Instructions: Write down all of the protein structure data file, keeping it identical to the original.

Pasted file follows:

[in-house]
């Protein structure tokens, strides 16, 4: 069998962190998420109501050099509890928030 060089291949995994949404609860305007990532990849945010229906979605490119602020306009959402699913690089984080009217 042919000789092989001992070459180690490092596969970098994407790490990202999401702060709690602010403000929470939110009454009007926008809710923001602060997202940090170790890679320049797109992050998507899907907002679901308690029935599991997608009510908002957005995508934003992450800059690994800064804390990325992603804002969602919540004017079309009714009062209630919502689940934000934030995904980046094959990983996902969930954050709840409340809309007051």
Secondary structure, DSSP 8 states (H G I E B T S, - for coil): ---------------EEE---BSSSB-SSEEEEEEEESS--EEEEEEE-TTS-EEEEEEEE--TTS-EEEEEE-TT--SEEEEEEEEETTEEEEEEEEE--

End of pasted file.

[in-house]
């Protein structure tokens, strides 16, 4: 069998962190998420109501050099509890928030 060089291949995994949404609860305007990532990849945010229906979605490119602020306009959402699913690089984080009217 042919000789092989001992070459180690490092596969970098994407790490990202999401702060709690602010403000929470939110009454009007926008809710923001602060997202940090170790890679320049797109992050998507899907907002679901308690029935599991997608009510908002957005995508934003992450800059690994800064804390990325992603804002969602919540004017079309009714009062209630919502689940934000934030995904980046094959990983996902969930954050709840409340809309007051």
Secondary structure, DSSP 8 states (H G I E B T S, - for coil): ---------------EEE---BSSSB-SSEEEEEEEESS--EEEEEEE-TTS-EEEEEEEE--TTS-EEEEEE-TT--SEEEEEEEEETTEEEEEEEEE--